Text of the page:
This is a topic that I have wanted to write about for a while and I thought I’d take my chance when I saw these articles in the news yesterday:
It shouldn’t come as a surprise to anyone already in or wanting to get into the industry that publishing does not pay well. As I have been consistently told throughout my career planning, you go into publishing for love of books not love of money. It didn’t take me long to come to terms with this as my priority in searching for a career path has always been in finding something I enjoy and that is fulfilling on a daily business. That said, people still need to be able to get by.
What is striking about the publishing world, and perhaps what makes it stand out from other industries, is the disproportionate level of competitiveness to salary, particularly at entry level. Despite the modest pay, publishing continues to be one of the hardest career ladders to climb on to and is heavily dependent on work experience to give you a hand up. And we’re not talking just one or two placements; I’ve spoken to people who have spent months going from placement to placement trying to gather enough variety to make them stand out in a sea of similar candidates. Very rarely do these placements offer to cover expenses, let alone are paid.
Many employers from all sectors rely on the fact that students and graduates are desperate enough to get into their industries that they are willing to work for free, but for many people that’s just not feasible. I for one am indebted not only to my parents for supporting me through various work placements, helping with train fares etc., but also to friends for letting me crash at their place for weeks at a time to cut down commuting costs. I am also in the fortunate position to be within commuting distance of London and Oxford, both almost the exclusive homes to the UK publishing industry. Without this, I would have had little to no chance of getting that all-important work experience.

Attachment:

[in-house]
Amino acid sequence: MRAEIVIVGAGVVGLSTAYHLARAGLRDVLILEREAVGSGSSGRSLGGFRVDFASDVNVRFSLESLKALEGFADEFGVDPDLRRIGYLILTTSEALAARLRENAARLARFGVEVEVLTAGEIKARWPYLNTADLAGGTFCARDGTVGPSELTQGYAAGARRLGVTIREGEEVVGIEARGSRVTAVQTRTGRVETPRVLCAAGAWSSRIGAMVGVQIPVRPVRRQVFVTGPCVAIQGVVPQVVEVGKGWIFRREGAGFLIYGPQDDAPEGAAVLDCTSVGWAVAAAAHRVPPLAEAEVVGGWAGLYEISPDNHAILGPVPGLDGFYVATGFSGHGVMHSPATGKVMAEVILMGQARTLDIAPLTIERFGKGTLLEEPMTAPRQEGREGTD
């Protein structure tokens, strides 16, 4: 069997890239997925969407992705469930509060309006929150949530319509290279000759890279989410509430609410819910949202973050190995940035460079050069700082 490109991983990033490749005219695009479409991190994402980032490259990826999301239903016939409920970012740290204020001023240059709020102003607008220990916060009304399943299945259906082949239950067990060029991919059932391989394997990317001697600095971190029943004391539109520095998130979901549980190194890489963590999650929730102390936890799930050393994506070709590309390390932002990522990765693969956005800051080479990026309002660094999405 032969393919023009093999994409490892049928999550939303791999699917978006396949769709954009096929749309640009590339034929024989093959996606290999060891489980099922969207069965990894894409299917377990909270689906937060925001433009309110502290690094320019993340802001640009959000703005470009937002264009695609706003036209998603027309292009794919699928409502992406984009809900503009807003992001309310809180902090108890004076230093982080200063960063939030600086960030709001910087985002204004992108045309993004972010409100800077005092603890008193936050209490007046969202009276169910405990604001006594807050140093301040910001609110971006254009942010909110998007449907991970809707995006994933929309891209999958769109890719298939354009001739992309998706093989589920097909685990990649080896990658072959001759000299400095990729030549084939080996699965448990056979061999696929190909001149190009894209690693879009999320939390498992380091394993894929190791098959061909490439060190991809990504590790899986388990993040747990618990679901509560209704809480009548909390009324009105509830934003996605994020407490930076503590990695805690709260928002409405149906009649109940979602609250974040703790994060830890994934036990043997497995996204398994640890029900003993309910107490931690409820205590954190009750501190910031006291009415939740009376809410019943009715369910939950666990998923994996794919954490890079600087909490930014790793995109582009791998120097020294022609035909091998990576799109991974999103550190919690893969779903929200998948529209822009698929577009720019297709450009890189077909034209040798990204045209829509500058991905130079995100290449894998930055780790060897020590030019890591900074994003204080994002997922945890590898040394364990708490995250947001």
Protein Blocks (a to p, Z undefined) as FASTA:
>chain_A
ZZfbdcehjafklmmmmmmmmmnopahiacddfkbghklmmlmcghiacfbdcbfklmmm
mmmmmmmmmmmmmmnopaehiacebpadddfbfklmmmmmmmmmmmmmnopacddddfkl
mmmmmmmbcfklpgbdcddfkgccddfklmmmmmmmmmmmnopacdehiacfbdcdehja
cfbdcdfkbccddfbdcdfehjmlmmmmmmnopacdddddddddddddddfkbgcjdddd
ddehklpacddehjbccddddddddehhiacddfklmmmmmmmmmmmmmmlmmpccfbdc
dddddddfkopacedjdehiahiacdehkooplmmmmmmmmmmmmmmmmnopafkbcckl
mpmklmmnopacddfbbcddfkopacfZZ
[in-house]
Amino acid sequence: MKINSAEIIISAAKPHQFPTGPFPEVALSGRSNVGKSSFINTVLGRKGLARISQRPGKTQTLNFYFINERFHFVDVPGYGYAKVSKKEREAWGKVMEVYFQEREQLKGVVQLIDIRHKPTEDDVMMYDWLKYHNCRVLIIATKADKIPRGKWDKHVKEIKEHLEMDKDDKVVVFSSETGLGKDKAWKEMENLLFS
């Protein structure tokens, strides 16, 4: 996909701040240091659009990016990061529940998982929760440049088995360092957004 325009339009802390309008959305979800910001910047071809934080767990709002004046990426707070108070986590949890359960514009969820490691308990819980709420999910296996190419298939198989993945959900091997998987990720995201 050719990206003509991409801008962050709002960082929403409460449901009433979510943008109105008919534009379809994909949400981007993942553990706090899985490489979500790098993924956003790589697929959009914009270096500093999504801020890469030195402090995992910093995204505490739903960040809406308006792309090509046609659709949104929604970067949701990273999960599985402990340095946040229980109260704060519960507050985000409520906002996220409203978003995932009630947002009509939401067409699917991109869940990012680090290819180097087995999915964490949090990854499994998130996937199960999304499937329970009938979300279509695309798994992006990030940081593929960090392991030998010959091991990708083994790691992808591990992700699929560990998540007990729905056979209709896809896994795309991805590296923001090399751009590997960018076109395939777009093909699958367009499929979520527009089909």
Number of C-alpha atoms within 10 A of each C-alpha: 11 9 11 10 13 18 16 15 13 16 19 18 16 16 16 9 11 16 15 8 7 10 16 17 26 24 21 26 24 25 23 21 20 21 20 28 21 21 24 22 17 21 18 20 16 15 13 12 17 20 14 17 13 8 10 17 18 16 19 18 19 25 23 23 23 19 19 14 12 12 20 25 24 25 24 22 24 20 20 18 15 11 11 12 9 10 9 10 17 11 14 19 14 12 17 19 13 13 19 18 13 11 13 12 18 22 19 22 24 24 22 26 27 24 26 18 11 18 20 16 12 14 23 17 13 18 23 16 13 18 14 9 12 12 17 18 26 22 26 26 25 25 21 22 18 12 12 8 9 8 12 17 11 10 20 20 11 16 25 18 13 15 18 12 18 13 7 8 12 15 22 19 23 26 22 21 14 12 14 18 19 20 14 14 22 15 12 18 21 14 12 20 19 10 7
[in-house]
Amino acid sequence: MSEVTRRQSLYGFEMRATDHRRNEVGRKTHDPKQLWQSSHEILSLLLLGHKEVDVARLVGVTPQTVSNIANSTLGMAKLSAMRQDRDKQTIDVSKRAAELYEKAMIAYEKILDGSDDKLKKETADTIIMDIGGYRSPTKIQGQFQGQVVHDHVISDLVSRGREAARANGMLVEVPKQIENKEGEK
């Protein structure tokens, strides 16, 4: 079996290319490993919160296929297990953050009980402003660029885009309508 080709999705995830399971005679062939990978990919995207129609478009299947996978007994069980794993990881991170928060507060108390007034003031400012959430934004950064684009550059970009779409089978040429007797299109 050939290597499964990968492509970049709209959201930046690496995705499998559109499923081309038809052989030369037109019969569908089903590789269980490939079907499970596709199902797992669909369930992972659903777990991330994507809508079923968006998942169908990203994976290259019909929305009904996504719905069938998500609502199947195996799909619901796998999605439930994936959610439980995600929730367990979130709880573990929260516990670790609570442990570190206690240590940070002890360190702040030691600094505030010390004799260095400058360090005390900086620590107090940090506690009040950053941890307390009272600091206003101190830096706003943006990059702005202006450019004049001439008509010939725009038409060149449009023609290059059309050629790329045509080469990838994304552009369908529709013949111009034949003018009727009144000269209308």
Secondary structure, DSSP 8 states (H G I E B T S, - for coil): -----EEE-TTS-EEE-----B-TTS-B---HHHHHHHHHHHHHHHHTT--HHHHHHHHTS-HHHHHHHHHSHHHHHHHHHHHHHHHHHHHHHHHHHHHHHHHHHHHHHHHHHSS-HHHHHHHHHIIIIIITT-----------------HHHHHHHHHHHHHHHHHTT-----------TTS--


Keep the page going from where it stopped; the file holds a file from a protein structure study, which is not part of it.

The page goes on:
As the report from the MPs mentioned in the articles has pointed out, not only are these unpaid work experience placements and internships a barrier to those from less advantaged backgrounds, they are also creating a geographical barrier. While one work experience placement I have done did offer both travel expenses, this only extended to a London day ticket. It cost considerably more to get the train into London every morning, although less that it would be to stay in temporary accommodation at the time. And that’s coming from a key London commuter area.
Banning unpaid internships and introducing a minimum wage for such placements would not only allow more diversity into the industry but also increases the value of the experience. My internship at Oxford University Press was a paid one and this 100% added to the sense that we were appreciated for our ideas and contributions. It recognised that although we were recent graduates yet to have made a full debut into the grown-up working world, we still had something to give that was worth paying for. Personally it gave me the confidence to speak up and feel like a member of the company even in the short space of time I was given. Much more so than in unpaid placements I had done where I often felt more of a nuisance than a help.
Obviously it’s easy enough to say that companies should start paying out when we’ve already established that publishing is an industry in which spare money is hard to come by. But perhaps if more planning went into creating more structured work experience placements and internships, then a more valuable experience could be created; the emphasis in the dreaded job hunt could then become less on how many placements one can get hold of or come by, and more on what one contributed and achieved during that time.
What’s your experience with unpaid internships and work experience placements? Would love to hear how you managed them. Or if you had any experiences with paid placements. Drop me a comment.